Wednesday, October 22, 2008

October Featured Relative of the Month, No. 1

: What do prisoners use to call each other?

This is the only riddle I ever heard Dad tell:
Riddle #2: What lies on the bottom of the ocean and twitches?

Note: Pictures 2, 3, 4, and 5 are not family photos, but from the internet.

George Gilbert Nickerson was always called Gilbert or Gib by his family, George when he moved to southern Maine, and Nick by his co-workers through the years and everyone in Scarborough, where he worked for 32 years. He was born Oct 17, 1920 on a potato farm in the small town of Fort Fairfield, Aroostook, Maine, on the Canadian border. With a population in 2000 of 3,579, and an area of 75 square miles, there are still only 47 people per sq. mile. He was the 5th child of 6 (the 4th died as an infant) and second son.
Photo: Dad and Laddie in his front yard, 1930.

He grew up with a dog, a horse, and plenty of farm chores. He proudly told us that by age 9 he drove the tractor (and sometimes the horse team) in the potato fields. He was too small to lift potato barrels, so his driving freed a man to do the heavy work. He learned to plow, harrow and spray the fields driving in a straight line down the furrows, and this skill got him promoted to Corporal in the Army. He said he could strike off and march in a straight line all day, unlike the rest of the troops, so he was made their leader.

After potatoes, the second most plentiful crop in his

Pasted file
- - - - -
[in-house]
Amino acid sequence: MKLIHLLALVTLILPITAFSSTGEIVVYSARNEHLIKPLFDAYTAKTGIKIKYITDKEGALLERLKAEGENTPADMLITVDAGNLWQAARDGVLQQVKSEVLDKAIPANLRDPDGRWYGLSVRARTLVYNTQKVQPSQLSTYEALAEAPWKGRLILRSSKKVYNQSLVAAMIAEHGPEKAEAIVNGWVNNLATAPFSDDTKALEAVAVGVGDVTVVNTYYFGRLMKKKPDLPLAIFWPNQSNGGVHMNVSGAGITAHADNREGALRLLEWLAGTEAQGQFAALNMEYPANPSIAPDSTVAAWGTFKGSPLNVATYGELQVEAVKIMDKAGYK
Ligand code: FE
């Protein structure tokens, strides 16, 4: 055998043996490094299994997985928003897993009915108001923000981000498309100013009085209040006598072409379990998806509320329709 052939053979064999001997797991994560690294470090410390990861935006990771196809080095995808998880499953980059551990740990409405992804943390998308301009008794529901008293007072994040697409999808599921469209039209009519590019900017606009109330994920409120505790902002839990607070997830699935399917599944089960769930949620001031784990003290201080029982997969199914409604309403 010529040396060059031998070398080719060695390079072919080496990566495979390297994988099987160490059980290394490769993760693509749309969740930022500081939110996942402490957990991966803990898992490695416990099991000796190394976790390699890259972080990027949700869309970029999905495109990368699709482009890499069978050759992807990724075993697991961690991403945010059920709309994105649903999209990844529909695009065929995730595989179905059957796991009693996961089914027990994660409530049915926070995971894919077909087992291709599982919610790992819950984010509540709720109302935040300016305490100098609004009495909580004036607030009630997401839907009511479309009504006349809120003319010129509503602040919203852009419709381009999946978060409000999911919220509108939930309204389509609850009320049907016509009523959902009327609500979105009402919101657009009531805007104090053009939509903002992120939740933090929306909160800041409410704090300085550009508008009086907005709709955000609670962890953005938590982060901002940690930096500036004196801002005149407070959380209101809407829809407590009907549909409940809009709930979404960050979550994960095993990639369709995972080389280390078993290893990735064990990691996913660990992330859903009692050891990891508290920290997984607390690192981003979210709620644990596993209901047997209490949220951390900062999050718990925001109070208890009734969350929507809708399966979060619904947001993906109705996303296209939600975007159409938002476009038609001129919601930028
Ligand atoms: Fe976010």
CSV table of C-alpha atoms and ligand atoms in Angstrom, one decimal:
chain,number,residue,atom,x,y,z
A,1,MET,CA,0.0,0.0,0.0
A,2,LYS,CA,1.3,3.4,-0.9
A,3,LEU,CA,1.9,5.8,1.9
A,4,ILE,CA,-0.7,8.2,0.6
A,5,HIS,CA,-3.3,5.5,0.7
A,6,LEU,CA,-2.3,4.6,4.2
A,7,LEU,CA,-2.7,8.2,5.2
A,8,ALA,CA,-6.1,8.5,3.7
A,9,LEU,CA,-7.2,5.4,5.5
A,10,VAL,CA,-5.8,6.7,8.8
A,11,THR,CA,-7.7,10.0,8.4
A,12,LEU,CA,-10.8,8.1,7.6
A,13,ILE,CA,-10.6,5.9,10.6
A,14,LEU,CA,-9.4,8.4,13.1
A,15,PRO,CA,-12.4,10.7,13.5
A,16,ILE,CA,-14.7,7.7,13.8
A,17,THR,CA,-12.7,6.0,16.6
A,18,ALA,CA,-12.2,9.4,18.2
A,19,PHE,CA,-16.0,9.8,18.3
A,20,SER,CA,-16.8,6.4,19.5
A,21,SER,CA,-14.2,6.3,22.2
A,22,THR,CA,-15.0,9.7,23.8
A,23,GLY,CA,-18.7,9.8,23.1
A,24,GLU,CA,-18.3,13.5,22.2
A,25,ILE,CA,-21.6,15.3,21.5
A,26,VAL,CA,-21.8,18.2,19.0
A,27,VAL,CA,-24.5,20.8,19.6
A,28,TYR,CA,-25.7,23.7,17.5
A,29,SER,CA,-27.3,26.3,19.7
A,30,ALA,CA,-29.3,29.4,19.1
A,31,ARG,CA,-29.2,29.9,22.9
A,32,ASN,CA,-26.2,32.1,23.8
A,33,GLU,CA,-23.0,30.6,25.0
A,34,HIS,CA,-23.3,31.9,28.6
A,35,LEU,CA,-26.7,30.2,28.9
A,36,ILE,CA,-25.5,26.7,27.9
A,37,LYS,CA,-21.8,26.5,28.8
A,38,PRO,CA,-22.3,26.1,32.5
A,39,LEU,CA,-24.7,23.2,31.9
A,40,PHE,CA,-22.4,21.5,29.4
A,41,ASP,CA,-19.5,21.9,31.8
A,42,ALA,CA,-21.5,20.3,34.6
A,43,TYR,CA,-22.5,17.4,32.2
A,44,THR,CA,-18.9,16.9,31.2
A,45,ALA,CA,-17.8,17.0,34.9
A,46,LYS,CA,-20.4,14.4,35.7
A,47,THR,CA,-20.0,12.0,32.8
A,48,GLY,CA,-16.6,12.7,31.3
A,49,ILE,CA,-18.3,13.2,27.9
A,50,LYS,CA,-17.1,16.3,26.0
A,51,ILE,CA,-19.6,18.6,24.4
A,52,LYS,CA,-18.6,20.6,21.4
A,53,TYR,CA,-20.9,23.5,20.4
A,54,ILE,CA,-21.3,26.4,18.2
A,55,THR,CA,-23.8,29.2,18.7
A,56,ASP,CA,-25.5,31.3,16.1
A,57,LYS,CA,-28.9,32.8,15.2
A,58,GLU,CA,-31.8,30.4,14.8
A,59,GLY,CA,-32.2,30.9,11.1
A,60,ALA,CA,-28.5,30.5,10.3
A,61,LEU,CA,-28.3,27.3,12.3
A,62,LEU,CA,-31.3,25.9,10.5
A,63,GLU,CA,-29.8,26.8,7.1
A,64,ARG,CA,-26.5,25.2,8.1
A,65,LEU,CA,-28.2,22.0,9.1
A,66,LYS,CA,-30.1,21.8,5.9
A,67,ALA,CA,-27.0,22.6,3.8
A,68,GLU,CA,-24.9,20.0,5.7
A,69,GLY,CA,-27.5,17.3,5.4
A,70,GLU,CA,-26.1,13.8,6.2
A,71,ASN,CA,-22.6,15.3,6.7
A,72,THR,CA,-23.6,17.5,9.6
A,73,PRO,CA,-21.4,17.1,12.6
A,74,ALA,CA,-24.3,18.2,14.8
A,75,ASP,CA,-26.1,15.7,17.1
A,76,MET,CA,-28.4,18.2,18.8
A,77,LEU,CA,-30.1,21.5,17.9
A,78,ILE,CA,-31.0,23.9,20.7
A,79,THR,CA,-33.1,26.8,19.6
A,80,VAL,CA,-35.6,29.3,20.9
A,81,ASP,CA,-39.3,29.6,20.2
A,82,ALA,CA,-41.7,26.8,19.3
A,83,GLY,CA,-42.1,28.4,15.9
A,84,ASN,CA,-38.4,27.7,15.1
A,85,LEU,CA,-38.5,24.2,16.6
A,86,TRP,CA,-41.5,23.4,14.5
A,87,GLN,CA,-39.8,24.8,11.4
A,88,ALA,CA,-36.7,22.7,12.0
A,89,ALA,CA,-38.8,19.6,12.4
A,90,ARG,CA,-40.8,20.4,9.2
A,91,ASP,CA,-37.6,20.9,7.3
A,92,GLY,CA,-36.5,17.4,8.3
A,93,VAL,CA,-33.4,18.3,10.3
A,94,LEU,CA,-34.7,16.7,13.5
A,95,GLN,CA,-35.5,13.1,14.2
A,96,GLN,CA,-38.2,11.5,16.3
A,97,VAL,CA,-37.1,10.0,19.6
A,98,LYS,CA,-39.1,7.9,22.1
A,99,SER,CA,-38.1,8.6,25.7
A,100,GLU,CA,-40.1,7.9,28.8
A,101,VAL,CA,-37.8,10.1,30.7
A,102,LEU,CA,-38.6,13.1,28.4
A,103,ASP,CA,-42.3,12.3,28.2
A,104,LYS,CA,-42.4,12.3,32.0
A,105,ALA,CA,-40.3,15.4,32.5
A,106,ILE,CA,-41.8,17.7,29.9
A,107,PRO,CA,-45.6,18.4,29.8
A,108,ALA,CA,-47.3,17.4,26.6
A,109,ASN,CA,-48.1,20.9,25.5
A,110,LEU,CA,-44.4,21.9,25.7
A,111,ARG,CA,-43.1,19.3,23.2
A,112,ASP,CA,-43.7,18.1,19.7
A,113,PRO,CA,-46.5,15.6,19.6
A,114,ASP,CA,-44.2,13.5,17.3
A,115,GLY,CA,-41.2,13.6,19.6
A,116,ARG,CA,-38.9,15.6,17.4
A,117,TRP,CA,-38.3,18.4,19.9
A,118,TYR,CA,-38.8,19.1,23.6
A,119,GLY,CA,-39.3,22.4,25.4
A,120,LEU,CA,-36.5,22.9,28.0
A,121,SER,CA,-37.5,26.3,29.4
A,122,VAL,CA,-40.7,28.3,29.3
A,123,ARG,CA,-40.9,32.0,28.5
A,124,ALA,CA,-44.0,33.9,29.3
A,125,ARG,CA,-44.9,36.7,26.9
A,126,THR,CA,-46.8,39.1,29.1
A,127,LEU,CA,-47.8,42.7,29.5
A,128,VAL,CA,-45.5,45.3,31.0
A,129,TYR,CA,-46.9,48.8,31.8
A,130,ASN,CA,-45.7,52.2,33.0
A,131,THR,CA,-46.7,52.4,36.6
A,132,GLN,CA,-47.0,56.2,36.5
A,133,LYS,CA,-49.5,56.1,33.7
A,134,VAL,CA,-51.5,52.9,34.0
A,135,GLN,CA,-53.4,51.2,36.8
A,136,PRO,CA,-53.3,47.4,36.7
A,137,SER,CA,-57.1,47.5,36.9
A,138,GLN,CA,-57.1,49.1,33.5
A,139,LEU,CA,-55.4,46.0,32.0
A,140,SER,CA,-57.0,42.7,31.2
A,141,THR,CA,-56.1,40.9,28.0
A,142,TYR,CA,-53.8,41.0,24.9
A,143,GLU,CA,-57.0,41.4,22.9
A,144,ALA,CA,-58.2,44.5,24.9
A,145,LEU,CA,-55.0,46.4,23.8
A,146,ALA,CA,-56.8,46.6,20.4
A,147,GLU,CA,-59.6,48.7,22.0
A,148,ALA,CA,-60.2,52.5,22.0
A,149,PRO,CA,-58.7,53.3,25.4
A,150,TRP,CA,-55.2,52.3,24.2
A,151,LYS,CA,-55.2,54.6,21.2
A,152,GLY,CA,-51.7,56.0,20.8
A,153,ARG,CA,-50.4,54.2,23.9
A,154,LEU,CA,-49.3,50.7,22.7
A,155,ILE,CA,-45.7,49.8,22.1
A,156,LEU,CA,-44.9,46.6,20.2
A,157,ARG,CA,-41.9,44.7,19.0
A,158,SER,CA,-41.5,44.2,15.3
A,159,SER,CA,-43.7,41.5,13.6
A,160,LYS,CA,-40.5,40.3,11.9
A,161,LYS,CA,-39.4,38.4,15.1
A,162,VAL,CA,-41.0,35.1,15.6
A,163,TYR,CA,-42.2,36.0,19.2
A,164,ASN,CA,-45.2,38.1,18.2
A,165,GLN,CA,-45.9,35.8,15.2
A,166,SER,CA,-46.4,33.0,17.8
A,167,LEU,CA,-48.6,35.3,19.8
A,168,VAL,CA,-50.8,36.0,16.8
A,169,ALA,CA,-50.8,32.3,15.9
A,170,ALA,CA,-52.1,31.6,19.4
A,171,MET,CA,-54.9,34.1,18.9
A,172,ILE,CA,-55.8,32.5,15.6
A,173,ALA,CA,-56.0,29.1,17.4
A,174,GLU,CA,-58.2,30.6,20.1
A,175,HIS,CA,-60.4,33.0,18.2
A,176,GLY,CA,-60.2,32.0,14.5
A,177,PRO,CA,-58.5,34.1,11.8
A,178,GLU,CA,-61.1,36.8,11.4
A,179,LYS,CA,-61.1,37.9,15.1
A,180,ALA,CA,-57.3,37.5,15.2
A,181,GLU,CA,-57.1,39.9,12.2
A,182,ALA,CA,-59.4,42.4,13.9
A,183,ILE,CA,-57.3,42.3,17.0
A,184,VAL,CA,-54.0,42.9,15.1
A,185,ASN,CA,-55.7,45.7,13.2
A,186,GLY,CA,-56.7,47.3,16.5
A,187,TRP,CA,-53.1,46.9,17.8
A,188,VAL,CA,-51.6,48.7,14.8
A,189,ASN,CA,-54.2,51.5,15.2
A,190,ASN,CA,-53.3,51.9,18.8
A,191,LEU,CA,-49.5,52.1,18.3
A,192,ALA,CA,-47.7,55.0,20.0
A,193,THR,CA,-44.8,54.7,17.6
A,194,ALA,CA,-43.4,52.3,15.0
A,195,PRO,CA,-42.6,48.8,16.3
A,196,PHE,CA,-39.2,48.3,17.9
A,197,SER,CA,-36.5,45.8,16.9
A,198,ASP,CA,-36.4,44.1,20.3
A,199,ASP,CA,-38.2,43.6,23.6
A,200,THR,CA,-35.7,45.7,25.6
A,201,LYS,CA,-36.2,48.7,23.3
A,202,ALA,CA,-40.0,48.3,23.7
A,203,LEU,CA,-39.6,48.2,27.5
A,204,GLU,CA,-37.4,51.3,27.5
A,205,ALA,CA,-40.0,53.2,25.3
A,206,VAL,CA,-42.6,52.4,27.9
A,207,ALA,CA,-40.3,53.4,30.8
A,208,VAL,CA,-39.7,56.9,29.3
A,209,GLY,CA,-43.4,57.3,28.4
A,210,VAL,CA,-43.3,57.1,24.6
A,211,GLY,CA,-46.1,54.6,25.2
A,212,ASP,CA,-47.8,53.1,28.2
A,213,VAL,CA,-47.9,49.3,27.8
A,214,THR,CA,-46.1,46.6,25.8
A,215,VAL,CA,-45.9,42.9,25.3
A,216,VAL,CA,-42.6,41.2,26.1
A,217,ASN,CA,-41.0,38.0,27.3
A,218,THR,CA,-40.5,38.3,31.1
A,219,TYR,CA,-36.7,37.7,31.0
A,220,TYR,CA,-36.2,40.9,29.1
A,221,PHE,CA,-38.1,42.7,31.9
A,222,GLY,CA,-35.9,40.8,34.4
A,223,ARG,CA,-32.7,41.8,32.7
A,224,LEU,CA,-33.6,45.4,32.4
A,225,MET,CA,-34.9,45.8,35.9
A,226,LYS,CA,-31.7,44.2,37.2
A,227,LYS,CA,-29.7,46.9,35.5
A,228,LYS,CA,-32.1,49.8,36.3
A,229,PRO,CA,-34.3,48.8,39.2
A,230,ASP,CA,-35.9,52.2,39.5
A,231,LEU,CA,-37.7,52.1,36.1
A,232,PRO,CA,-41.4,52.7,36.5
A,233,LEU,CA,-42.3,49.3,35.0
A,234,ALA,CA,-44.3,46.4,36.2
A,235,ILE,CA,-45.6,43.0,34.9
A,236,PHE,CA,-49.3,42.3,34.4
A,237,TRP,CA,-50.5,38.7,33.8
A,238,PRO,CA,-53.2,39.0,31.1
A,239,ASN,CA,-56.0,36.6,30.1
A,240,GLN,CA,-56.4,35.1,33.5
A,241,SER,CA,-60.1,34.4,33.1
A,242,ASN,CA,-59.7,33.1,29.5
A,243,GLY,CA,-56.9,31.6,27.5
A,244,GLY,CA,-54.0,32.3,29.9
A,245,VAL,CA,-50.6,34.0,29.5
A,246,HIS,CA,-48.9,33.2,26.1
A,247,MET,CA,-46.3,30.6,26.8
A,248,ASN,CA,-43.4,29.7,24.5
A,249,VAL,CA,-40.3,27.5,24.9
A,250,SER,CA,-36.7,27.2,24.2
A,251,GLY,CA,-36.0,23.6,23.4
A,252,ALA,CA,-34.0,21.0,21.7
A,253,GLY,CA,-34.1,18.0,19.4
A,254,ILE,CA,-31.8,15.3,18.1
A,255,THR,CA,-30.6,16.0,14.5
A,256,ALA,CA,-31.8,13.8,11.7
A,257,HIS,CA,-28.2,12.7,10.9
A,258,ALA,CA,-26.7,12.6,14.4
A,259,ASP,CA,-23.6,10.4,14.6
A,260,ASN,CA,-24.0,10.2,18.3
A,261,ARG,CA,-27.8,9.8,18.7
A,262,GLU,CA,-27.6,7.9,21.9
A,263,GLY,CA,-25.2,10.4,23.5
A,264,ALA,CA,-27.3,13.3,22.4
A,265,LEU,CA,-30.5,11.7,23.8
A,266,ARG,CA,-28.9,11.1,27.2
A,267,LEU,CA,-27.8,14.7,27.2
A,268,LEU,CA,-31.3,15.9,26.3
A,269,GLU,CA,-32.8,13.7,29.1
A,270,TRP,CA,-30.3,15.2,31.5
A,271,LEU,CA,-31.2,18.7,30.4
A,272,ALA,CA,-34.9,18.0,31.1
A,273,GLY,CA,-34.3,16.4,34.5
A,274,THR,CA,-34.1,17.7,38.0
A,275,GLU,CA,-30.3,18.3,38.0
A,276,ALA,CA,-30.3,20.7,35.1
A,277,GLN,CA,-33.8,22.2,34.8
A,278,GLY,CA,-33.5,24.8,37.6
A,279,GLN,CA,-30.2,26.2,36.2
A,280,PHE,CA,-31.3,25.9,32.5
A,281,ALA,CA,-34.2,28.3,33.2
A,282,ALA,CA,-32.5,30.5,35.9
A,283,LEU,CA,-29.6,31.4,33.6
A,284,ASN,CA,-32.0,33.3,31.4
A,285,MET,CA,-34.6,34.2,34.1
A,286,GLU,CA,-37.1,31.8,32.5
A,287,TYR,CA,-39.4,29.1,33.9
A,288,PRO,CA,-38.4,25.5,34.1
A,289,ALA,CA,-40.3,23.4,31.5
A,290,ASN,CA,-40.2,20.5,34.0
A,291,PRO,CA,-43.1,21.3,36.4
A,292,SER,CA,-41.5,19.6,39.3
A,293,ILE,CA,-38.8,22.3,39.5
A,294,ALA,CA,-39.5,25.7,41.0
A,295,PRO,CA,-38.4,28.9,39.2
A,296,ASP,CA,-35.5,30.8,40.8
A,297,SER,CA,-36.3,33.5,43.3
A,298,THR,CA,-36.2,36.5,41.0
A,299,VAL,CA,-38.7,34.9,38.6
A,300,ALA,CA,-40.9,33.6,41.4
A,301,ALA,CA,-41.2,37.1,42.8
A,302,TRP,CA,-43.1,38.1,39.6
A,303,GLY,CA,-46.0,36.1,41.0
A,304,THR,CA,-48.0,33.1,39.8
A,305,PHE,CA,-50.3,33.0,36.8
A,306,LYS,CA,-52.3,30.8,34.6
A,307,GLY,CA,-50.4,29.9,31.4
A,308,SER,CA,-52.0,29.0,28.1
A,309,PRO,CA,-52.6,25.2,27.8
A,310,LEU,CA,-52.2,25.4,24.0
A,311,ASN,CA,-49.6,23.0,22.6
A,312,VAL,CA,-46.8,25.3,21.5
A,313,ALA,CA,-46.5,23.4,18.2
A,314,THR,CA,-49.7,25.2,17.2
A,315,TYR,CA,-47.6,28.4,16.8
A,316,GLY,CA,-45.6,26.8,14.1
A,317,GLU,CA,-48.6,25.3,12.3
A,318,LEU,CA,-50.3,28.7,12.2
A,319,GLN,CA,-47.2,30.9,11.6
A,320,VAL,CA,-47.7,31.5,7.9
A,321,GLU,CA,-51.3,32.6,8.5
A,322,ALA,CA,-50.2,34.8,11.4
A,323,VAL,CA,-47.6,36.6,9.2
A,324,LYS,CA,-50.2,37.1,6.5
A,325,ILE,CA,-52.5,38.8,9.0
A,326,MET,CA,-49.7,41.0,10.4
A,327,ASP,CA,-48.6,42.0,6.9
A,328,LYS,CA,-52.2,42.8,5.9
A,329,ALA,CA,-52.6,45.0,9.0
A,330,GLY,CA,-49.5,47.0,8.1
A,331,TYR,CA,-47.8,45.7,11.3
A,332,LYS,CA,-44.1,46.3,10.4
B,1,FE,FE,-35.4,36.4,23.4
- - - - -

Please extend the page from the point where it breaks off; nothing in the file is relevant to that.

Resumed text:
hometown was snow. He said that he could ice skate on his birthday each year. Last winter (2007-08) set a new record for total snowfall in the town, 198 inches!

Dad's winter school bus looked like this. They each had a tiny wood stove inside.
In good weather they drove their pony and cart to school.

In 1920: The National Prohibition Act against alcohol (18th Amendment) went into effect January 16, 1920.
Women's suffrage, (the 19th Amendment) allowing women to vote, was ratified.
The first Agatha Christie mystery was published in October. (For extra points, what was the title? First correct answer wins)
Formal radio broadcasting began on Nov 2, when station KDKA in Pittsburgh announced the Harding-Cox presidential election returns.

When he was married in 1941, and for the duration of World War II, he worked in the South Portland, ME shipyard. This photo was taken the day I was born.

His grandaughter L wrote this eulogy on 6 Aug 2004:

(Photo: 1969) My Grampy

Duty, Honor, Loyalty -- these are words to live by for a man who was born 83 years ago. George Gilbert Nickerson was born October 17, 1920, the 2nd youngest of 6 children to Herbert Nickerson and Floss McDougall. He was raised on a potato farm in Fort Fairfield, Aroostook County, Maine.
He was large in stature, and large in spirit. In second grade he was as tall as his teacher, so he said. No stranger to hard work, he labored on the family farm.
His life changed as the world changed during World War II. He joined the service, and the young man from the cold north was sent to tropical Panama. He became ill and was sent to San Francisco to recuperate.